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Calling All Tiny Do-Gooders! A superhero contest helps brings out the best in local kids By Helaina Hovitz


ottery Barn Kids at 1311 Second Avenue is hosting one last Global Game Changers story time on Saturday, April 6th, at 10 a.m. The GGC is a fictional superhero alliance that encourages kids to ignite good by giving back, thus creating their own “superpower.� Kids of all ages are encouraged to submit a story describing how they help others for a chance to win the Superhero of the Month contest. The winner will be announced at the store’s Superhero Party on April 13th at 1p.m. Created by mother-daughter team Jan and Rachel Helson, the GGC book, game, and school curriculum encourages kids to get involved in a cause that feels personal to them, hoping it will stick. “Studies have proven that teaching kids to be compassionate at a younger age makes them happier, healthier and more productive as they get older,� explained Jan Helson. “Something they feel connected to will stay with them for life because it’s part of who they are, it’s not just something their parents tell them to do.� One of the regulars at PBK’s story hour, Hope Hasicka, 3, lives on 93rd street and helps her mother sort their recyclables, doing her part to keep the environment eco-

friendly. “They have free lollipops and bracelets,â€? she said as she reached over the table for some swag, later outfitting her dress with a sticker. Rachel, 24, read about how Global Girl and her sidekick, Little Big-Heart, change the world for the better by doing good things for others. When asked what she does to help people, Elana Koening of York Avenue looked up briefly from coloring her picture. “I don’t do anything to help people,â€? she said as she colored in a superhero cape. “Of course you do!â€? said her mother. “Tell her what you do at Temple Emanu-El.â€? “Oh! We give food to poor people,â€? she said, suddenly remembering. Every week, Elana explained, they bake cookies and package food for people who don’t have any. “There are kids who don’t have food, so we are very‌â€? her mother prompted her. “Lucky!â€? she finished. A superhero, according to the GGC, is someone who helps people without expecting anything in return. The concept was born after Rachel’s aunt was diagnosed with breast cancer. Rachel put on a show to raise money for the Susan G. Komen foundation‌then another, then another. “Thank you so much for the bracelets, I like your hair,â€? Elana said to Rachel on her way out, after finally acknowledging that her mother was, in fact, calling her name because it was time to go. Elana is a promising contender for Superhero of the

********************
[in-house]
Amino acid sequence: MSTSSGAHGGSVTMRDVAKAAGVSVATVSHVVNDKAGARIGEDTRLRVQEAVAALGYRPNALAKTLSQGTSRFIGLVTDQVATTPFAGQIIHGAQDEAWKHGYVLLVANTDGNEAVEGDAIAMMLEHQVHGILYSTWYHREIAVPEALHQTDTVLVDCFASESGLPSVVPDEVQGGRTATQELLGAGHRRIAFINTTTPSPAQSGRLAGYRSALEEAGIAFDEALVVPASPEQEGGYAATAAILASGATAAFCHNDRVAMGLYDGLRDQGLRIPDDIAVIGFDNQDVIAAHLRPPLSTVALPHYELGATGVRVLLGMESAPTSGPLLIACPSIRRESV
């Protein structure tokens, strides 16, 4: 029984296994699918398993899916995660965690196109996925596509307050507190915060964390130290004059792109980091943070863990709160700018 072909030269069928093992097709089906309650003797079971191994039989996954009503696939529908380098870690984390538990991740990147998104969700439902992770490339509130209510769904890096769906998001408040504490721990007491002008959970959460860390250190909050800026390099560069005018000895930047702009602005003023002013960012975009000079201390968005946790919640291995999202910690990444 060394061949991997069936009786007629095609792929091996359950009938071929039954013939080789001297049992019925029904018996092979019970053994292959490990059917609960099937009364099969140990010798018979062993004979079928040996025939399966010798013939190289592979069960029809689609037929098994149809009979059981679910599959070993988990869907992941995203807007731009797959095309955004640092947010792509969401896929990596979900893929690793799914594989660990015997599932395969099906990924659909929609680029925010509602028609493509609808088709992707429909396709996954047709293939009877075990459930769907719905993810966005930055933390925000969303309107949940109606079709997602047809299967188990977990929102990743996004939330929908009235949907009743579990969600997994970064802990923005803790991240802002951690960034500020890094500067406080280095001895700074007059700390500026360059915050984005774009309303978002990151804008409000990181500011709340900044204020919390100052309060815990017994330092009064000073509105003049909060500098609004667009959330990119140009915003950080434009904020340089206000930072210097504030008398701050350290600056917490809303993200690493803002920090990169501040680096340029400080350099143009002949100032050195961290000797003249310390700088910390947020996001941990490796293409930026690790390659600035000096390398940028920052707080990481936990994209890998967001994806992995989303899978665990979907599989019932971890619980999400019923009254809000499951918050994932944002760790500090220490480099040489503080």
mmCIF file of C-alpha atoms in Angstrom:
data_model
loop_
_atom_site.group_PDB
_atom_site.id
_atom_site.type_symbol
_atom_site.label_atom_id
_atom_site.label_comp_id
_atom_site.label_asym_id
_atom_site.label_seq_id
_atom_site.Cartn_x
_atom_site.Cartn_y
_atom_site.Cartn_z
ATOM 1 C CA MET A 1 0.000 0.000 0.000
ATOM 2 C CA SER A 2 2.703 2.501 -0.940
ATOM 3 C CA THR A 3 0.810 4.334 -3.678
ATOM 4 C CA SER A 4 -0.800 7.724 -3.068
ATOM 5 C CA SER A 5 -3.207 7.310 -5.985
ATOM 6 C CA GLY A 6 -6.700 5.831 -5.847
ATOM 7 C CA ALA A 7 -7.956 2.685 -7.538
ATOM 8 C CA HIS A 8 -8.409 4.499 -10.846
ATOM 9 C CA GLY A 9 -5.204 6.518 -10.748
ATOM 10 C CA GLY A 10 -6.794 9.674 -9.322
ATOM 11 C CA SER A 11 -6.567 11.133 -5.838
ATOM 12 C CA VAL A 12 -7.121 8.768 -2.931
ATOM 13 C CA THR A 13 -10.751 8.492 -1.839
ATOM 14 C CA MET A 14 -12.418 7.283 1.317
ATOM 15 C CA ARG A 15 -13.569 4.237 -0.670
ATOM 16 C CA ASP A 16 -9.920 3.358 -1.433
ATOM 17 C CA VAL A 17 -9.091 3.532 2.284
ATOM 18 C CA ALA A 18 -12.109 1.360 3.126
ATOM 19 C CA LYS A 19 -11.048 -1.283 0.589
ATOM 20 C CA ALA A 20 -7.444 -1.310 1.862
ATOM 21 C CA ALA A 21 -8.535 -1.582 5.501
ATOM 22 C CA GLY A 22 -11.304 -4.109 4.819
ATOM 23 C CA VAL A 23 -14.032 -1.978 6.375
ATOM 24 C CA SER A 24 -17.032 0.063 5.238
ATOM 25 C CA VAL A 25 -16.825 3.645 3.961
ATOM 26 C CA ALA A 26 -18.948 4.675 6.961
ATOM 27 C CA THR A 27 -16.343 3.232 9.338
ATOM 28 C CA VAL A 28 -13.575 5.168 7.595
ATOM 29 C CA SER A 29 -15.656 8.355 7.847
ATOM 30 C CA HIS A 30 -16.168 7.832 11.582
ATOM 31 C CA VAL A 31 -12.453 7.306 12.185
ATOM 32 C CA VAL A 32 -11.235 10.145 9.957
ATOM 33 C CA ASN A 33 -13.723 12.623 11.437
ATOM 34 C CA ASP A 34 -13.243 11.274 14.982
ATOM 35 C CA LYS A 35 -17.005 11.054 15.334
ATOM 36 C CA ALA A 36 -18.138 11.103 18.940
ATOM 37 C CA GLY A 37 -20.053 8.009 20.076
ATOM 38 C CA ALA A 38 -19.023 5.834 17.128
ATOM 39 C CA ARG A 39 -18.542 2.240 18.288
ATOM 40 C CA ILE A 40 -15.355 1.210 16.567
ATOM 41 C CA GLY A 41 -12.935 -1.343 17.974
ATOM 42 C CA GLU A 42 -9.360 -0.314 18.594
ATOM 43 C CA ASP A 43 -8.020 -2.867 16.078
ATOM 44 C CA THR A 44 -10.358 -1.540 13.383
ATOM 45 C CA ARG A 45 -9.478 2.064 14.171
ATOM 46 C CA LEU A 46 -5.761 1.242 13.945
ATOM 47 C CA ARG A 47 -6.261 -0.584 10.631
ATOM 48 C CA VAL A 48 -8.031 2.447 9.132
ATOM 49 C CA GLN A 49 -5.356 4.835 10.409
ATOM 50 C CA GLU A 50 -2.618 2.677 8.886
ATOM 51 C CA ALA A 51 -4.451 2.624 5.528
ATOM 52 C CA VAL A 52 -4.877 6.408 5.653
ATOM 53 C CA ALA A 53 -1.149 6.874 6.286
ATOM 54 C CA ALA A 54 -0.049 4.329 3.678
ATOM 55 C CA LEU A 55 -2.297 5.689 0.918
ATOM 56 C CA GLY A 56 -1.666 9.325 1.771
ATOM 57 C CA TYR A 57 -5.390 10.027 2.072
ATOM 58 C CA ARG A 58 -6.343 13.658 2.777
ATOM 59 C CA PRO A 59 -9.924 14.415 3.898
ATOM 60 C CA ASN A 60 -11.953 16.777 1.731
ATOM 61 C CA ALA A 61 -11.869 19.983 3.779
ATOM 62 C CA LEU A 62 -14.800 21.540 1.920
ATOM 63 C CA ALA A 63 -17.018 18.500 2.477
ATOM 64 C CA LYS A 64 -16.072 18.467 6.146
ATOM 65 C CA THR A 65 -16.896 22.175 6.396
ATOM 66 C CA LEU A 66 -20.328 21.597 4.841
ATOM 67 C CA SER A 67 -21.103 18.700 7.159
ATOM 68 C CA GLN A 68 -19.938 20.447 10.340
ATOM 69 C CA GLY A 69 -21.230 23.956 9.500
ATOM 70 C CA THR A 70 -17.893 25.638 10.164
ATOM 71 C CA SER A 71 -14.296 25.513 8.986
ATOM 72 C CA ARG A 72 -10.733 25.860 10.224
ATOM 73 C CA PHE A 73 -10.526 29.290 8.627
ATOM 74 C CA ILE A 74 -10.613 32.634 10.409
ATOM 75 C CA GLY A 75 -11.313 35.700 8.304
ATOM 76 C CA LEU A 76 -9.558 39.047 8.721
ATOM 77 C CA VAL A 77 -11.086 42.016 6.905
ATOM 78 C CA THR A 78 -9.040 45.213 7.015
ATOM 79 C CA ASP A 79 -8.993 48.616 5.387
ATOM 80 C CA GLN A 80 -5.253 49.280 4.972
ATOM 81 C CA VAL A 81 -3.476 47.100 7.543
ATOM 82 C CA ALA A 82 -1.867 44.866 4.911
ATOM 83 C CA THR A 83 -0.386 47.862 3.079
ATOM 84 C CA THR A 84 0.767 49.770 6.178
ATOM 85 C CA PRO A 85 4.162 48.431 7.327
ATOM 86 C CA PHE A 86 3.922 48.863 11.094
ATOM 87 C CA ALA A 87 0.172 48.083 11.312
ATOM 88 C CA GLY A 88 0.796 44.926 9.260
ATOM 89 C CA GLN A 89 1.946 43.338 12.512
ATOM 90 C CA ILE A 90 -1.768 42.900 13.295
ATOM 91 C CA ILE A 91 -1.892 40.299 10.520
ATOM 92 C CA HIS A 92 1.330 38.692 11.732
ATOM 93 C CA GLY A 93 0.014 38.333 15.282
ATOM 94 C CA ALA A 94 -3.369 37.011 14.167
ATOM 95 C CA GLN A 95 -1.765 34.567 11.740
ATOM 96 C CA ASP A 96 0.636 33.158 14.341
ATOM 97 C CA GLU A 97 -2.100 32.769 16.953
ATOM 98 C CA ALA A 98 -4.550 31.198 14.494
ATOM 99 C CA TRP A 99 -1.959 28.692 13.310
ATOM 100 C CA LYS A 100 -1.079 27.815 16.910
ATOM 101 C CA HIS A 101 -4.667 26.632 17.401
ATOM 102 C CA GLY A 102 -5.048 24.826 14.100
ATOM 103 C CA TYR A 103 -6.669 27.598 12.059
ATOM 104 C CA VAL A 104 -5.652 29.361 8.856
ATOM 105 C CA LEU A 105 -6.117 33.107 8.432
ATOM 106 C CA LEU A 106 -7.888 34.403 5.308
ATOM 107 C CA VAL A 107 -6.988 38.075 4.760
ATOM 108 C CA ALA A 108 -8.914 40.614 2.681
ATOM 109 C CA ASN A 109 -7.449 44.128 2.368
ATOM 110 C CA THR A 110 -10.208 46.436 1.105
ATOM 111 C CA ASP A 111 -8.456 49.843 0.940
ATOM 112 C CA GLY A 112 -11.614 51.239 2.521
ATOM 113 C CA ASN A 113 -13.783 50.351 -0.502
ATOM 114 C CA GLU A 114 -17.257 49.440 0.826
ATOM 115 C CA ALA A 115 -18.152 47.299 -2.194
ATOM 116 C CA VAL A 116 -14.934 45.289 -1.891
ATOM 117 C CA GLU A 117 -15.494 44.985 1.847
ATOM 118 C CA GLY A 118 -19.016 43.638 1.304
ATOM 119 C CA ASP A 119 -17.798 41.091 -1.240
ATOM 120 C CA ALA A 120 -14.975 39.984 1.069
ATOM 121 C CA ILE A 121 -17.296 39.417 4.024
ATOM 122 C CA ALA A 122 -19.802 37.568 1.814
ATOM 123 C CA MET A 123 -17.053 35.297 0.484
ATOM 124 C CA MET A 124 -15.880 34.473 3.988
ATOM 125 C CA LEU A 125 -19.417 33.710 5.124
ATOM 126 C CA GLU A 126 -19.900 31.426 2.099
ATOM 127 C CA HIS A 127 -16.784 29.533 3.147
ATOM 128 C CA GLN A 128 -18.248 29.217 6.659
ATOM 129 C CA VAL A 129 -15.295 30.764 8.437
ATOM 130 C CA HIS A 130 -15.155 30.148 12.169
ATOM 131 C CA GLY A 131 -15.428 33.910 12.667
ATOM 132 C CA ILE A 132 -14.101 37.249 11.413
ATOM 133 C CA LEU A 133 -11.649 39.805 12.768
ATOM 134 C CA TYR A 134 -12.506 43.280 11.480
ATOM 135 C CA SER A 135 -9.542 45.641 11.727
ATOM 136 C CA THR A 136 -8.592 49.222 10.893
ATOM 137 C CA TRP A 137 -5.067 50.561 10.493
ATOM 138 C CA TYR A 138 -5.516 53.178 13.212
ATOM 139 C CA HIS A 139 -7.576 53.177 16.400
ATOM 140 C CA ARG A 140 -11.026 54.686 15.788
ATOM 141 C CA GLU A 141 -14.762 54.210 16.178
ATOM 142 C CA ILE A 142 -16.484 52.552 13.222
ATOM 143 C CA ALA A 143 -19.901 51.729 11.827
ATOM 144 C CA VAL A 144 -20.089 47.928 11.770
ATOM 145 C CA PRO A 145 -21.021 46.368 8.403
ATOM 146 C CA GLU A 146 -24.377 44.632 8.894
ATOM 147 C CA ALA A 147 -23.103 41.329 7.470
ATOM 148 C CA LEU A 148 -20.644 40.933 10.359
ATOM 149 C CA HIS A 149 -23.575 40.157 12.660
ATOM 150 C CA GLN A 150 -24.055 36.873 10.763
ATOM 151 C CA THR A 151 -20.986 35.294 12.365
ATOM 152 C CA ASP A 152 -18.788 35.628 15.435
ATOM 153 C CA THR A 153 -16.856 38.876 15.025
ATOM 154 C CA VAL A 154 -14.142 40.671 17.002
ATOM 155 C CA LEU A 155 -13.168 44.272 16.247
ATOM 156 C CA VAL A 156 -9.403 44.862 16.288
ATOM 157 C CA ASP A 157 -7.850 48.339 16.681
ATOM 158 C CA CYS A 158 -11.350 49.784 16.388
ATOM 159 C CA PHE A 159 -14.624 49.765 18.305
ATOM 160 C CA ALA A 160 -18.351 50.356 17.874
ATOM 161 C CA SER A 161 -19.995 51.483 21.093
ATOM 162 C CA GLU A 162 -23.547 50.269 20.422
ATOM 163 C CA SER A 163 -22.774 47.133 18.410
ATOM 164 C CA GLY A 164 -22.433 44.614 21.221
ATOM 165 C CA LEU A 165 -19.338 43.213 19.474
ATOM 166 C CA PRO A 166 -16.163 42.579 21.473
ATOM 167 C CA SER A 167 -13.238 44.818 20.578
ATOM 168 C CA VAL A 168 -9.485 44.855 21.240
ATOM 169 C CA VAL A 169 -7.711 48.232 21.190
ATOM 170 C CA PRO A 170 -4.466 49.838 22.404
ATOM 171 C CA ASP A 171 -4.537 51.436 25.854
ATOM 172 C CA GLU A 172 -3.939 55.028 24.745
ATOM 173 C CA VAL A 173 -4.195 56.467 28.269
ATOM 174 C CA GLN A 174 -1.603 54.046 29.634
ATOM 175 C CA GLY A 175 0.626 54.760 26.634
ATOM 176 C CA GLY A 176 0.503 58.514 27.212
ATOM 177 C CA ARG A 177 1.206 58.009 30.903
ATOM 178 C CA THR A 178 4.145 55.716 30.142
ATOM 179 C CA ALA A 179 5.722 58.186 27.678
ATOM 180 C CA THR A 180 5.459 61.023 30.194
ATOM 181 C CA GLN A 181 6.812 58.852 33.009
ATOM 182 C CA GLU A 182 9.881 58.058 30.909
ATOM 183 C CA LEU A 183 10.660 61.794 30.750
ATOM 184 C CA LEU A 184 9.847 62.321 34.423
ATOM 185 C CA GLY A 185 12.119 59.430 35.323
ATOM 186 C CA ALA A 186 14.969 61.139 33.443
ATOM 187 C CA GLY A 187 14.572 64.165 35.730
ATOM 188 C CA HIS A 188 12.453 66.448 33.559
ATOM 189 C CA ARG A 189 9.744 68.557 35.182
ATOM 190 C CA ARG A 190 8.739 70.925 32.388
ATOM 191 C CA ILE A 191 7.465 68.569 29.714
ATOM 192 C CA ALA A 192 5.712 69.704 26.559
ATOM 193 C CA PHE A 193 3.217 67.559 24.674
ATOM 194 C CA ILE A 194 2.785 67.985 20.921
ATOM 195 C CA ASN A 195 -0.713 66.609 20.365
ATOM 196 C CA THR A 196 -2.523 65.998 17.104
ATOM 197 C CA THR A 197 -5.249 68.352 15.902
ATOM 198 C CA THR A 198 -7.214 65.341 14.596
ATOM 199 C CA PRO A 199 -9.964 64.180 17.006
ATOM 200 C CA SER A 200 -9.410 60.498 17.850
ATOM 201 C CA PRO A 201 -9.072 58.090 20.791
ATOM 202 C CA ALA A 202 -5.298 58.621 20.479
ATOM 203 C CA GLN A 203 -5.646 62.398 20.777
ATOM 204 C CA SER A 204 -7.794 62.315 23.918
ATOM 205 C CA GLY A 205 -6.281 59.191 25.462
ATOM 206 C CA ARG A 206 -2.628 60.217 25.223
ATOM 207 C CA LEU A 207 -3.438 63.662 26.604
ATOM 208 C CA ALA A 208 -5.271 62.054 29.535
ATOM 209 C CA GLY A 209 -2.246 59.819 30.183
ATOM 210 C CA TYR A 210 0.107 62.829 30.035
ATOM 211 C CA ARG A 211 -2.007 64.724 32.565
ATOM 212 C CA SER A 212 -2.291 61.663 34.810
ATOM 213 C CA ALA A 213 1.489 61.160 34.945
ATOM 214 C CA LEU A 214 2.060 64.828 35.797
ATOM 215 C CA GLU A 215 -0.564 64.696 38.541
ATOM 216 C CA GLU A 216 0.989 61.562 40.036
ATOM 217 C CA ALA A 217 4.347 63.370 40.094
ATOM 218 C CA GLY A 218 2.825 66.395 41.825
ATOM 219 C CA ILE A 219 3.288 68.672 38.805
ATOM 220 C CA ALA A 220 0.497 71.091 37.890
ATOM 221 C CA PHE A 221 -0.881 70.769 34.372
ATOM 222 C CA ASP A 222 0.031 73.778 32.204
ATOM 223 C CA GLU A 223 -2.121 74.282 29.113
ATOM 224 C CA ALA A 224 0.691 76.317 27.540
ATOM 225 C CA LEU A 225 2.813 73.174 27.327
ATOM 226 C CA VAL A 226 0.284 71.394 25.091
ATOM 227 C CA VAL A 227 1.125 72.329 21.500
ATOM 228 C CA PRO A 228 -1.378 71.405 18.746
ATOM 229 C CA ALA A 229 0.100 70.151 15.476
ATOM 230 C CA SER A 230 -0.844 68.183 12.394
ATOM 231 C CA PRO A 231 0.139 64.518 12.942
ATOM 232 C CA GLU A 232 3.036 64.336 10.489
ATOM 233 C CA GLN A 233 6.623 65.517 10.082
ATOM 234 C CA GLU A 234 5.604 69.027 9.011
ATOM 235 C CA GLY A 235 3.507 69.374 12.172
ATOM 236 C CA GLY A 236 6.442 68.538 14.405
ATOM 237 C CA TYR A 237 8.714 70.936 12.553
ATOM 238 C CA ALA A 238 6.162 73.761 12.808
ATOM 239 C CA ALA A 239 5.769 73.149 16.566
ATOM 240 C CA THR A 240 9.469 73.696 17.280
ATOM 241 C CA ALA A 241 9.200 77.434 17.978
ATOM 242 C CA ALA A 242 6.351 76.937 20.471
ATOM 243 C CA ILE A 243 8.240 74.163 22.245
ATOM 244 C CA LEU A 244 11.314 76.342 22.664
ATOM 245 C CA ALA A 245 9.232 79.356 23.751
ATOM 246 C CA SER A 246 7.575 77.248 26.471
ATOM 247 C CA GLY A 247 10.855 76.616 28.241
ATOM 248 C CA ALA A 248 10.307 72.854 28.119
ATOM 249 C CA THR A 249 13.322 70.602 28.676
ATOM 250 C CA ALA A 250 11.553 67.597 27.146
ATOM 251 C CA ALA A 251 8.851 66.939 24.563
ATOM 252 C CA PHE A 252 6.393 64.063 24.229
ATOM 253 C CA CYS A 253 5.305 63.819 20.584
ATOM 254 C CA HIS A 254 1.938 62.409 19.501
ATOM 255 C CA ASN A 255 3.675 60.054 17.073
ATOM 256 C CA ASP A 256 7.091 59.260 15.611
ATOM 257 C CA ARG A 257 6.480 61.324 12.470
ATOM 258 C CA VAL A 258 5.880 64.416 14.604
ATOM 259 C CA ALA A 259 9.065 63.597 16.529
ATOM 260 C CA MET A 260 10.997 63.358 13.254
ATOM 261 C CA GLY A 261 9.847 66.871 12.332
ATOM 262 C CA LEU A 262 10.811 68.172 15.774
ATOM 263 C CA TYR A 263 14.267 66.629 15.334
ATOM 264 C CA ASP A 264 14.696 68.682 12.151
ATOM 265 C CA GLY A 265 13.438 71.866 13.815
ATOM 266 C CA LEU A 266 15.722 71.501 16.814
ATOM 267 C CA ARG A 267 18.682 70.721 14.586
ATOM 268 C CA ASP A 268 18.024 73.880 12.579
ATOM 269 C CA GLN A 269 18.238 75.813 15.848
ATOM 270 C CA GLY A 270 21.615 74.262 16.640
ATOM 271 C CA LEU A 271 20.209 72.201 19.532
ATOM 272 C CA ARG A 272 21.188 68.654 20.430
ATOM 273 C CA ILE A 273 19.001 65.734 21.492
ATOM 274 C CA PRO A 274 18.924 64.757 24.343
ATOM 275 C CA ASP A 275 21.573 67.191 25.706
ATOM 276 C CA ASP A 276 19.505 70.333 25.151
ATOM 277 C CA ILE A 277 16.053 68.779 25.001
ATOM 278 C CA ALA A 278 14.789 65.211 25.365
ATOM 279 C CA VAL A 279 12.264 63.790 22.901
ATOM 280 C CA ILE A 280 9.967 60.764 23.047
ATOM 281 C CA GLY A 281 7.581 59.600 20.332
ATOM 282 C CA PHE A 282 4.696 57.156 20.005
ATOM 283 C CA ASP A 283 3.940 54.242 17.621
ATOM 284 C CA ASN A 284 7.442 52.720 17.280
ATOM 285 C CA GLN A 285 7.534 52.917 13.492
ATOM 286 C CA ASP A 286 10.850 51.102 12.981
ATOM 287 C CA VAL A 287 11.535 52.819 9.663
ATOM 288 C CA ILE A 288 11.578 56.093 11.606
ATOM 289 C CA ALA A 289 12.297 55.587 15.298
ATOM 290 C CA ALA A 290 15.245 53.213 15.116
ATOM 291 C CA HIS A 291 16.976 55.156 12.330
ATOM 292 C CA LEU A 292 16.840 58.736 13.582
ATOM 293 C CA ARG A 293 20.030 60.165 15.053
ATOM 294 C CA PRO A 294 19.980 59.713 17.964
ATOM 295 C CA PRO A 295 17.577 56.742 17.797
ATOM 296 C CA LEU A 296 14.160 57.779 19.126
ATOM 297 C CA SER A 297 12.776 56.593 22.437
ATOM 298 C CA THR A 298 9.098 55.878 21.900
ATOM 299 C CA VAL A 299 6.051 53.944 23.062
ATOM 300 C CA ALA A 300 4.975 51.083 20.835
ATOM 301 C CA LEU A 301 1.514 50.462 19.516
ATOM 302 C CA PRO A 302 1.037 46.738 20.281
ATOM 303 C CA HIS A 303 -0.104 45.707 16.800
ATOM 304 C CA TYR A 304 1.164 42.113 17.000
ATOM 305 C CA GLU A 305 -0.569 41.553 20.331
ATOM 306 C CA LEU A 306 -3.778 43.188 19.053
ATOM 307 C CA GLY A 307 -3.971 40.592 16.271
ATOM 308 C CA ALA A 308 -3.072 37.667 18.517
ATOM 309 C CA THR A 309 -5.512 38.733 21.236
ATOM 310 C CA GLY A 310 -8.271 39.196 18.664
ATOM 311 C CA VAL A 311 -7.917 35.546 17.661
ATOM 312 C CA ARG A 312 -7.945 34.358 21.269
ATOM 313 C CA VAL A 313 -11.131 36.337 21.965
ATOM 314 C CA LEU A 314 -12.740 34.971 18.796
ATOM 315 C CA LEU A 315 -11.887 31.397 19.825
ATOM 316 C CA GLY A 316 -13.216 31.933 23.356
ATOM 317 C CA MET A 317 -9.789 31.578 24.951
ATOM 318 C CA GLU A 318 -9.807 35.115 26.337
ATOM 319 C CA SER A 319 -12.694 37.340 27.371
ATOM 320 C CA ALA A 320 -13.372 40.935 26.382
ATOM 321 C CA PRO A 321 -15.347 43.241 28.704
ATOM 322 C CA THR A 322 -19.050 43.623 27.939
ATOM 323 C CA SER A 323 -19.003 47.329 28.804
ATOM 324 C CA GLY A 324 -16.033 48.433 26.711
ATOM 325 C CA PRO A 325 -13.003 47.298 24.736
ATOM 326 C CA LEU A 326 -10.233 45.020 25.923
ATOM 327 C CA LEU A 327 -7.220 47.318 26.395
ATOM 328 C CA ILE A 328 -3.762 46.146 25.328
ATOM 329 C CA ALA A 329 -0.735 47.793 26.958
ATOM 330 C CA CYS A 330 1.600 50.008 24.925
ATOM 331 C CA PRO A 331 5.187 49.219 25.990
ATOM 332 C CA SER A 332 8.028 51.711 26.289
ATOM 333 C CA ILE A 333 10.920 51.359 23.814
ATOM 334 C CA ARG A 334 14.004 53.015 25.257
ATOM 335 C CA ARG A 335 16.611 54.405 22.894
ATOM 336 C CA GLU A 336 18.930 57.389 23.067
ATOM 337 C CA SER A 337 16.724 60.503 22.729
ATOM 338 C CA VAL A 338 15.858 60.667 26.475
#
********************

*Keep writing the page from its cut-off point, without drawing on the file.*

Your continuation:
Month, but it could be anybody’s race—among other promising contest entries included were “I gave my little brother something� and “I help my sister take a bath.�


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Local Biz on Paid Sick Leave As the city council moves closer to a paid sick leave bill, Upper East Side businesses respond By Joanna Fantozzi


oon New York City workers may not have to worry that catching the flu will cost them their job. After three years of speculation and obstruction, an agreement on a paid sick leave bill, authored by District Six City Council Member Gale Brewer, was announced in the City Council last week. The new compromise bill would require businesses with 20 or more employees to provide their employees with at least five days of paid sick leave, starting in April 1st 2014. The bill will extend to businesses with

enforced one to a complaint-driven system. In addition, the fines were reduced by half. At first Speaker Christine Quinn did not approve of the union-backed bill and it floundered around the City Council for a long time. She had originally stated her approval of paid sick leave but said in a recent mayoral forum, where she was heavily criticized by fellow mayoral candidates, that “the current bill is flawed, and the city’s economy too weak to support it.” Now, in the bill’s final format, she agrees with its importance, especially in light of protecting workers’ rights. “Because of deliberate, thoughtful, and at times hard-nosed negotiations, we now have a piece of legislation that balances the interests of workers, small business owners, and local mom and pop proprietors across this City,” said Speaker Quinn in a statement. Although the bill was passed by the City office full of swine flu-infected kids. Their parents could not pick them up because they could not get sick leave. “I said to myself, ‘something’s wrong here,’” said Brewer. “Parents are really happy about this bill; workers are happy who hadn’t been able to take off a day. When you do a phone call in program, you get tons of people calling - either they have been fired, a single parent has been fired, you hear it all the time.” “Economically it has not been painful in other locales who have already done something like this, so I think its the right thing to do, and for some small businesses who are already doing this, its going to level the playing field,” said Upper East Side Council Member Jessica Lappin, who has put her name on the bill, and supported it since the beginning. We spoke with Upper East Side businesses